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I chose an article by Ron Lieber from the New York Times published December 21, 2012. This article is about people not using the mental health care coverage that their insurance covers. Some of the startling information in this article include 26% of adults experience mental disorders in any given year, 6% of all adults experience a serious mental illness in any given year, and 21% of teenagers experience severe emotional prolbems between the ages of 13 and 18. In the past there has been less mental health coverage then there has been for other illnesses in health insurance, according to this article. Most health insurance companies have come around to covering mental illness. Still many people choose not to use the health coverage they already have. Some of the reasons people do not use their health insurance include people worrying about companies coming after them for mental health issues, not having enough mental health doctors who accept your insurance, the area where people live and the available doctors, and some people do not understand that mental health coverage is part of their insurance benefit package.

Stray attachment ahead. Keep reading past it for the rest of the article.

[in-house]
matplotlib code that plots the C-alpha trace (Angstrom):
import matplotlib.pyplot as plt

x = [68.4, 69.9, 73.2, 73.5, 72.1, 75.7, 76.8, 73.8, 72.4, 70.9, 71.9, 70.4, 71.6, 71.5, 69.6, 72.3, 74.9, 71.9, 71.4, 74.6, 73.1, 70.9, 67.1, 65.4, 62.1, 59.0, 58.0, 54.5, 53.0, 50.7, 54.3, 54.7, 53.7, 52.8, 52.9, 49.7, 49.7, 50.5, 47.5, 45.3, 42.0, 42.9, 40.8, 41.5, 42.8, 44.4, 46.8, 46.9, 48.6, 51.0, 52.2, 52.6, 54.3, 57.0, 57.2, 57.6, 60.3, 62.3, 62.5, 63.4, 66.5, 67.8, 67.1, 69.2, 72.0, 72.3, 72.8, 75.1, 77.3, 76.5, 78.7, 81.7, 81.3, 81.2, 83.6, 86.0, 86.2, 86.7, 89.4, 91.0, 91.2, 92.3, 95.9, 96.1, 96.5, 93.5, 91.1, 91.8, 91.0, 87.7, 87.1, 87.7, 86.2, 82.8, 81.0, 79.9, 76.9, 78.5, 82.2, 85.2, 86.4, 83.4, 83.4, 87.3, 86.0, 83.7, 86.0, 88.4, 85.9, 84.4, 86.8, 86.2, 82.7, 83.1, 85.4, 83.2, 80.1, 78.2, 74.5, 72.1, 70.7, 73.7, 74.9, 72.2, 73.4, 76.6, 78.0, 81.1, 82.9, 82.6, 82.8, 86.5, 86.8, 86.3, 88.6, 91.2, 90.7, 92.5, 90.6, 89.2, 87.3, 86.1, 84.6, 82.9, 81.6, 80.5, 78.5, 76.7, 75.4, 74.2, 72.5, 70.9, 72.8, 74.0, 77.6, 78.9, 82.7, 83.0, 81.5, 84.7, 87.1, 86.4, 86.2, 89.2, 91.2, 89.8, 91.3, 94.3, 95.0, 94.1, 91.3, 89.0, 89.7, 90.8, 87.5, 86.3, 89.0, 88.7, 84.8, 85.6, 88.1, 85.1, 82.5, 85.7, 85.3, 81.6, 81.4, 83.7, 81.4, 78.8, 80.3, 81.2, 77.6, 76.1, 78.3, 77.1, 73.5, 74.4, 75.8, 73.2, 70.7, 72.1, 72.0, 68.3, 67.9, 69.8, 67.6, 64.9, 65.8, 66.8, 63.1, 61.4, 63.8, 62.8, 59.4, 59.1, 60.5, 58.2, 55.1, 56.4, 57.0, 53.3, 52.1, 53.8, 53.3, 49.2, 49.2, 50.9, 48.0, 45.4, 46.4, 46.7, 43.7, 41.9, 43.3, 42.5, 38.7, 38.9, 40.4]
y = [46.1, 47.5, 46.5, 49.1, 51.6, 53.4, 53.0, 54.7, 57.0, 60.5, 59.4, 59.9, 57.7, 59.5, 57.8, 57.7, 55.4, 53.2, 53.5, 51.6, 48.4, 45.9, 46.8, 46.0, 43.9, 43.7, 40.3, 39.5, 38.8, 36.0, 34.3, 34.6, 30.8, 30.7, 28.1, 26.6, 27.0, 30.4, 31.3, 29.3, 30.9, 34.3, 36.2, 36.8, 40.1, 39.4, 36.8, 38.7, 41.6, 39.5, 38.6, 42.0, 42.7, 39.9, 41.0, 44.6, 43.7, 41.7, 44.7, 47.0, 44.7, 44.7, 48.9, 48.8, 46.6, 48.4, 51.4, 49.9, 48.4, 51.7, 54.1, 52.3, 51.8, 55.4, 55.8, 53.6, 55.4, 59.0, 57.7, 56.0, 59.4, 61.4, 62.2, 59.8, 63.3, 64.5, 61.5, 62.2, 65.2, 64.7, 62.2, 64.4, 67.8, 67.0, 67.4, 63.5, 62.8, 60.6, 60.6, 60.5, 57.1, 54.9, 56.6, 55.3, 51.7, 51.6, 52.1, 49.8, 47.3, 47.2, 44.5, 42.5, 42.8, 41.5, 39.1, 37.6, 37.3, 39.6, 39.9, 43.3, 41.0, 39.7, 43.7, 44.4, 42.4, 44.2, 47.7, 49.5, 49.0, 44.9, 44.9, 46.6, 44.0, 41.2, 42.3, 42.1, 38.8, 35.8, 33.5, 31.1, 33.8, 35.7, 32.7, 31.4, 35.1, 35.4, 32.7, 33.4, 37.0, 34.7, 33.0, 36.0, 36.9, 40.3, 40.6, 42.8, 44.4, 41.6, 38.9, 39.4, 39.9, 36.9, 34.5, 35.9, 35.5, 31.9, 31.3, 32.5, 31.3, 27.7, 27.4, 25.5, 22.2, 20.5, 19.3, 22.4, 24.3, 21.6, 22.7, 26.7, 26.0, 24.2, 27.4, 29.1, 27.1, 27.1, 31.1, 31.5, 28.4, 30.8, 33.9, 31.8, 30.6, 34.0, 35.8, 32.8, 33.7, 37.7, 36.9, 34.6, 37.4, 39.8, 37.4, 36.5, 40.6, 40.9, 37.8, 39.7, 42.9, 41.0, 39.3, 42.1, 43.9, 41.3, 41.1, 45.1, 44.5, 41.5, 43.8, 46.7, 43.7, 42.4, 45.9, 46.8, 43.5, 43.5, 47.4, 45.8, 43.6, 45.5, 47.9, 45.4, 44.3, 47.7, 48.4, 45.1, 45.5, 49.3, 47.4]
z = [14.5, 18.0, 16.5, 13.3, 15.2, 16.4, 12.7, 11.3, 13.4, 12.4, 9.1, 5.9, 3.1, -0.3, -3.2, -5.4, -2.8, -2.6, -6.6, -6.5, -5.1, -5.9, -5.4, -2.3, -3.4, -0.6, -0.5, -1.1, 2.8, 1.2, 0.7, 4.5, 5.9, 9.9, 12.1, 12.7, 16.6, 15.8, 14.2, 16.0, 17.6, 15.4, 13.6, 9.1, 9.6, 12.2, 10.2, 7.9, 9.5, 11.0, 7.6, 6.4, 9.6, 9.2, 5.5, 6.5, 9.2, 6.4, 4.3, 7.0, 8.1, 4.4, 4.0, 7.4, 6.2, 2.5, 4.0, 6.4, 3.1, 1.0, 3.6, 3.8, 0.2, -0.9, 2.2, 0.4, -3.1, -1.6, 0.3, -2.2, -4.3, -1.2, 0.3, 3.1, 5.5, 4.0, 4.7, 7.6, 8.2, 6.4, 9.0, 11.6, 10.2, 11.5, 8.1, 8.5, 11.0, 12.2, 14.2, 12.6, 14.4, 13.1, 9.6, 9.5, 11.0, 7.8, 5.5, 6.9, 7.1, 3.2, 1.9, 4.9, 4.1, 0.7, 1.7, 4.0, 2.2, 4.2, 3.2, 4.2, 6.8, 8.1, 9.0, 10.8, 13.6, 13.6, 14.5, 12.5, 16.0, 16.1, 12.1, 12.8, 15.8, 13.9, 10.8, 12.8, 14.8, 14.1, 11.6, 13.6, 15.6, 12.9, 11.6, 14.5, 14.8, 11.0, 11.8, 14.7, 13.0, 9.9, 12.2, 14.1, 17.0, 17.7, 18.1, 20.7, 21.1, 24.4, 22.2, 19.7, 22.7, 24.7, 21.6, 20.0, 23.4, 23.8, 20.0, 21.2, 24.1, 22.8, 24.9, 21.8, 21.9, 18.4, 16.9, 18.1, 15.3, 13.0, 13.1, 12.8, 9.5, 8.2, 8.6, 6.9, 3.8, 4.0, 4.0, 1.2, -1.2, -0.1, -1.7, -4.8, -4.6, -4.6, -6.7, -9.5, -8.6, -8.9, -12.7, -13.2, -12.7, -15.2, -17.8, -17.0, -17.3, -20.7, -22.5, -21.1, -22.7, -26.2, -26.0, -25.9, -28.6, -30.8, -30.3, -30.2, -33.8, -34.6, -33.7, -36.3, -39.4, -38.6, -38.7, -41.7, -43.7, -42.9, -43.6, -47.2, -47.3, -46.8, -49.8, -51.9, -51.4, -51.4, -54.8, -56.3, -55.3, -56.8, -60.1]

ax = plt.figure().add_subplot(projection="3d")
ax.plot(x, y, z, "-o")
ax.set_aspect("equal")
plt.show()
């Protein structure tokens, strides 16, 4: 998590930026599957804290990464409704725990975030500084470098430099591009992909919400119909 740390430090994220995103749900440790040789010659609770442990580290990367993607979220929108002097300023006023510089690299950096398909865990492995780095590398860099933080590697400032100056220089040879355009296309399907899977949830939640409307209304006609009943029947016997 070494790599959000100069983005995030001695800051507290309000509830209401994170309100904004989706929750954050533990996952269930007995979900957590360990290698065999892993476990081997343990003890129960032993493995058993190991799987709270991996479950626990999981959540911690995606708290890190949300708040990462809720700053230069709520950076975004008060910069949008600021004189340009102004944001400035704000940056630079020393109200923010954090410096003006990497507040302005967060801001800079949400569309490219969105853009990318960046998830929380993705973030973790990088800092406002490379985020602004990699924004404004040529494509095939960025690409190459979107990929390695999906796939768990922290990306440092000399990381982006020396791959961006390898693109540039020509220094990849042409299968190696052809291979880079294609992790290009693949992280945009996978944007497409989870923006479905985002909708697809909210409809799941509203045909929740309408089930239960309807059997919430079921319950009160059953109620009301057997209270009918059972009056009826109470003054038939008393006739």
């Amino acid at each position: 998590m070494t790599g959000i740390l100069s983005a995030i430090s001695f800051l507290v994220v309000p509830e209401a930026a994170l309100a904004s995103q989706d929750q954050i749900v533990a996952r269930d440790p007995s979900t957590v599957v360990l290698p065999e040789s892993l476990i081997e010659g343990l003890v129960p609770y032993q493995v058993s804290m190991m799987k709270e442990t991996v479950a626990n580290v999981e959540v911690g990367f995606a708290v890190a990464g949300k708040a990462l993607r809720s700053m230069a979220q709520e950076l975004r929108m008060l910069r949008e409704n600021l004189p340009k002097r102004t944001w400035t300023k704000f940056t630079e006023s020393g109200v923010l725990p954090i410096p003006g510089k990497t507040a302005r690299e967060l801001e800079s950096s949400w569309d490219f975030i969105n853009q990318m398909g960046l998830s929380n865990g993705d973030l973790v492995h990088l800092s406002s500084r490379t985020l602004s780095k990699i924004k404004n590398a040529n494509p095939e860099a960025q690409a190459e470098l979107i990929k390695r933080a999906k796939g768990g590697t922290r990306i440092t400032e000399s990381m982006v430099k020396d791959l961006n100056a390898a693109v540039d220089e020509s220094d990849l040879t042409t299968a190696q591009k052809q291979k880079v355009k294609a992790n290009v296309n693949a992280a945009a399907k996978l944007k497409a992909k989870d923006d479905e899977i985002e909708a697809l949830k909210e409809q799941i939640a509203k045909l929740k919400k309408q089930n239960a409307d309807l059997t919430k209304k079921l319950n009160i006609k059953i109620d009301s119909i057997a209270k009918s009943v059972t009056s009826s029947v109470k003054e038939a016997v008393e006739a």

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I believe it is true that companies could easily discriminate against people that go out and search for a psychiatrist to treat difficult problems. For example if your employer were to find out you were seeing a psychiatrist because you had an unhealthy attraction to children you could be fired instantly. Although, if your employer found out you are being seen because you had OCD and were cleaning your house too much they may not look at this negatively. So I believe this is true to a point. I also believe some people may not be seen by a mental health doctor because they believe it is not “manly” or “macho”. I have no facts or figures to back it up but I bet long-haul truckers probably would not go to see a psychiatrist for their loneliness or depression as much as college professors with the same insurance. In the article it talked about people that live far away from big cities not having doctors in their area. I believe this would also affect people's ability to go see someone for their mental health disorders. I'm sure if you had to drive many hours it would be unrealistic to think that you would go every week to see your psychiatrist. The other issue discussed in the article concerned not understanding what health benefits your insurance would pay for. I believe there is no excuse for not taking 10 min. to read your healthcare brochure. If you or your child needs mental health care is no different than staring at a broken arm all day and wondering how it's going to fix itself, the answer is of course it's not. Mental health is no different than any other health need it must be taking care of.